Elliott: Dodgers have better days ahead while Angels find themselves in ugly situation

Dodgers manager Dave Roberts is a tough grader.

On the day the Dodgers pummeled the hapless and hopeless Angels again to become the first National League team to win 60 games, he gave his team an A-minus for its performance during the first half of the season.

That’s for compiling a .667 winning percentage leading into the All-Star break, second in team history only to the .678 pre-All Star win percentage recorded by the 2017 Dodgers. They’re 9½ games ahead of San Diego in the NL West, a fat cushion that should spare them a repeat of last season’s wild card drama, and they have the second-best record in the major leagues, behind only the New York Yankees (63-28, .692).

And they’ve done all that without injured pitchers Walker Buehler, Daniel Hudson, Andrew Heaney, Dustin May and Blake Treinen, as well as briefer absences of position players Chris Taylor and Mookie Betts. Julio Urías has stepped up, rebounding on Saturday from a rare bad outing to strike out eight and give up one run over seven strong innings. Tyler Anderson, added to the All-Star roster on Saturday, is having a breakout season. Roberts also praised reliever Evan Phillips for stepping up when needed.

Their depth has delivered. “We’ve done a nice job. We’ve done a really nice job,” Roberts said. “I expect to be in first place. We all do. But how we got there, I think, is the most important.”

Given that they’ve had to reconfigure their rotation and their bullpen, a grade of A-minus seems low. But Roberts has to leave some incentive for them to sustain this level and maybe raise it after the All-Star break. Maybe that’s the right way to go: His players believe there are even better days ahead than what they’ve experienced in winning four straight games and 13 of their last 15 games before the break. To them, a grade of A-minus seemed about right.

“I think that’s fair. I think we’ve played pretty well, obviously. The record and the standings show that,” shortstop Trea Turner said after he hit two homeruns and drove in three runs Saturday as the Dodgers demolished the Angels 7-1 at Angel Stadium.

“But we’re not complacent,” Turner said. “I think we want to get better and continue to play good baseball. A lot of games ahead. Still got to win the division. There are some tough teams. So just keep our head focused on the next game, and I think we’ll be all right.”

Turner provided half of the Dodgers’ four-home-run output on Saturday. Max Muncy and Freddie Freeman provided the rest of the power, with Freeman recording the 1,000th RBI of his career on his leadoff homer in the fifth inning. By the time he returned to the locker room the ball had been retrieved and placed in a clear plastic display cube with a label explaining its importance.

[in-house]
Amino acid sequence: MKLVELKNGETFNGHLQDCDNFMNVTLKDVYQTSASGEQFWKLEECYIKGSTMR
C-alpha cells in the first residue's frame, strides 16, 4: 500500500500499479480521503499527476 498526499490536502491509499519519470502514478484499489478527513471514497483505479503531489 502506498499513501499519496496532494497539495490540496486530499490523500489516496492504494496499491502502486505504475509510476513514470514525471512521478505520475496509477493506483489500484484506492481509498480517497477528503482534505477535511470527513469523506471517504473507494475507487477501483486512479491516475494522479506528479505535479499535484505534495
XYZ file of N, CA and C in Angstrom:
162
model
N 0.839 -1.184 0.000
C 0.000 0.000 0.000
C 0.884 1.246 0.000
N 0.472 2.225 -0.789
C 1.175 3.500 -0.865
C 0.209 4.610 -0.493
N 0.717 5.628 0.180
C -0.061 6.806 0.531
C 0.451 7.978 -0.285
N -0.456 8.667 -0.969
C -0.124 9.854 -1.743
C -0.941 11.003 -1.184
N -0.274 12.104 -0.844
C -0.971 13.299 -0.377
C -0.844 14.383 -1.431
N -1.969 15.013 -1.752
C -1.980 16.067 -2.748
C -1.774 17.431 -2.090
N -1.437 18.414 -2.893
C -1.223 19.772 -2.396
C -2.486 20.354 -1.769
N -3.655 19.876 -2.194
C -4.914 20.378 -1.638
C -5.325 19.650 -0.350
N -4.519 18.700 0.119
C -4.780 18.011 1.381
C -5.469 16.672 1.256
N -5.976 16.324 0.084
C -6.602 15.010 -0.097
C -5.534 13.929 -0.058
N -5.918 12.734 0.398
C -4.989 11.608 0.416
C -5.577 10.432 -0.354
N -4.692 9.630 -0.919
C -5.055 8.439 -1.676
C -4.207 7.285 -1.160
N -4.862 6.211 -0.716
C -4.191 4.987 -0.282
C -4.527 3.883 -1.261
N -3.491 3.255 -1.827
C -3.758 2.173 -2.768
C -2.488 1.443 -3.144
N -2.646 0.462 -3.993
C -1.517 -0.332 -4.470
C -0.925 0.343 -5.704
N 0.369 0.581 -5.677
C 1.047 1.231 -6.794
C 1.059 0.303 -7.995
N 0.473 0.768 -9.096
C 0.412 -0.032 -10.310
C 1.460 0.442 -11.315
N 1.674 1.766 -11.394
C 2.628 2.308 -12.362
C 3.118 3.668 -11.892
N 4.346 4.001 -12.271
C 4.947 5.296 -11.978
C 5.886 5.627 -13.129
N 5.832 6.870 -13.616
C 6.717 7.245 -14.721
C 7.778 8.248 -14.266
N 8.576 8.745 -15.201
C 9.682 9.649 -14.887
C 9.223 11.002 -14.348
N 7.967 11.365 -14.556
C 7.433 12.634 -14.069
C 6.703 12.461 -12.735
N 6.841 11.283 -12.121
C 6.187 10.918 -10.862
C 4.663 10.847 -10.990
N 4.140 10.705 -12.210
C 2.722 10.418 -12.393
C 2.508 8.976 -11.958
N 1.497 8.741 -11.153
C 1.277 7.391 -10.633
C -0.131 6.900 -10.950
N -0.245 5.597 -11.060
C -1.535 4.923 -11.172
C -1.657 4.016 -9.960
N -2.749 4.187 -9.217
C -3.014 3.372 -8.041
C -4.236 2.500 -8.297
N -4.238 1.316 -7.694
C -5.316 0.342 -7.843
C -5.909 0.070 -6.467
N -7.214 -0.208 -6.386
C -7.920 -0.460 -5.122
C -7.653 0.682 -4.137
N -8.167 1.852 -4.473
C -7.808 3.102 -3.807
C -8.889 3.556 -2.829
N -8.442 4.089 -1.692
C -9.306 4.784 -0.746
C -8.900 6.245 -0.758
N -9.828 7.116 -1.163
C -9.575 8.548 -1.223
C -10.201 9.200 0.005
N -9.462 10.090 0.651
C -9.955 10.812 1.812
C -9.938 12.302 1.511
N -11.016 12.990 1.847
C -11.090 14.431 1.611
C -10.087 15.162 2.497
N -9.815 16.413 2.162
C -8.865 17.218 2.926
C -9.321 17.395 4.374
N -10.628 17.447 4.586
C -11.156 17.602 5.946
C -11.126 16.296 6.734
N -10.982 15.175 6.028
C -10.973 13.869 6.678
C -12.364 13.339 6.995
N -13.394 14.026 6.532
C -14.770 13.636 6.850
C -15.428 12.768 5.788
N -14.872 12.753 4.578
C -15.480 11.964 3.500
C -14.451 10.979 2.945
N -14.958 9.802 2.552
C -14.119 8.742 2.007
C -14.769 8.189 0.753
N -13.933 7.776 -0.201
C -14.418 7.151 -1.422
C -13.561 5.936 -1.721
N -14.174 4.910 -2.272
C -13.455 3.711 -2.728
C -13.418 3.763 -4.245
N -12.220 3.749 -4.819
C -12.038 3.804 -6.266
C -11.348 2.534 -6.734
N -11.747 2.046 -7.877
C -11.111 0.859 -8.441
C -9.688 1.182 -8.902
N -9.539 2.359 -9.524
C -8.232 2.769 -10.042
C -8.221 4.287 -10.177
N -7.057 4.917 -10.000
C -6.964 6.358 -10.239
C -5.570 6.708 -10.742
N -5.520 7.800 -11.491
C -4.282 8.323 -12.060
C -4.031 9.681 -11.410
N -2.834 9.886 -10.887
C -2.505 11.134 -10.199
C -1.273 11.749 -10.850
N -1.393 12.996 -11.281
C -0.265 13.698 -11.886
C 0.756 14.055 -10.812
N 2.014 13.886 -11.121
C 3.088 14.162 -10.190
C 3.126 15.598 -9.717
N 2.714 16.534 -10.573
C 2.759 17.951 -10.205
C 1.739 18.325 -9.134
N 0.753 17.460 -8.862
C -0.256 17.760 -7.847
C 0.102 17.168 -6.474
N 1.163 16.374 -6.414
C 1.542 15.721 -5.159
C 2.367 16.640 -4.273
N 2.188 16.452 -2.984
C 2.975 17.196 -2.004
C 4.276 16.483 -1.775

“As a kid you dream of being a big leaguer. You never think you’re really going to get there,” the Orange County native said. “And to get one big league RBI, to get 1,000, it’s pretty special to do in front of your family.”

But the Dodgers haven’t had to rely on home runs alone, and that’s the foundation of their first-half success.

Freddie Freeman, left, congratulates Trea Turner after a solo home run against the Angels during the first inning Saturday at Angel Stadium.

(Alex Gallardo / Associated Press)

“That’s how we’re built: get on base and keep the line moving type deal,” Turner said. “We can do a lot of different things, whether it’s playing small ball and moving runners and hitting the ball the other way, or hitting the ball out of the ballpark, taking walks.”

Sticking with the theme of grades, the Angels’ first-half performance would get an F-minus or lower, if that’s possible. And things might get worse if the upper-back spasms that led Mike Trout to be scratched from the lineup minutes before the game on Saturday turn out to be a long-term problem.

At minimum the return of the spasms, which he felt last Tuesday, seriously jeopardizes his participation in the All-Star Game on Tuesday at Dodger Stadium. He said Saturday he’d sleep on it before making a decision, but it makes no sense for him to play and risk further injury.

The Angels were 2-12 in July, their wins coming in games Shohei Ohtani started on July 6 and July 13. They’re 15-40 since May 15, falling 21 games behind AL West leader Houston and 10 out of the final NL wild card spot. They’re 22-27 at home after being swept in this two-game Freeway Series.

It’s ugly, and there’s no sense that will change. Interim manager Phil Nevin’s insistence they can still get back into things if they reel off a long winning streak sounds less convincing each time he says it.

Not playing on Sunday gave the Angels an extra day off, which they need. “Yeah, I think everybody [can] just reset,” Trout said. “I think guys can go enjoy their families and then reset it for the second half.”

Roberts planned to enjoy a beach barbecue on his rare Sunday off, though he said he’d also probably watch some baseball. “It’s a sickness,” he said, laughing.

More like an eagerness to do all he can to make sure that A-minus turns into an A or an A-plus at the end of the season, when the grade really matters.

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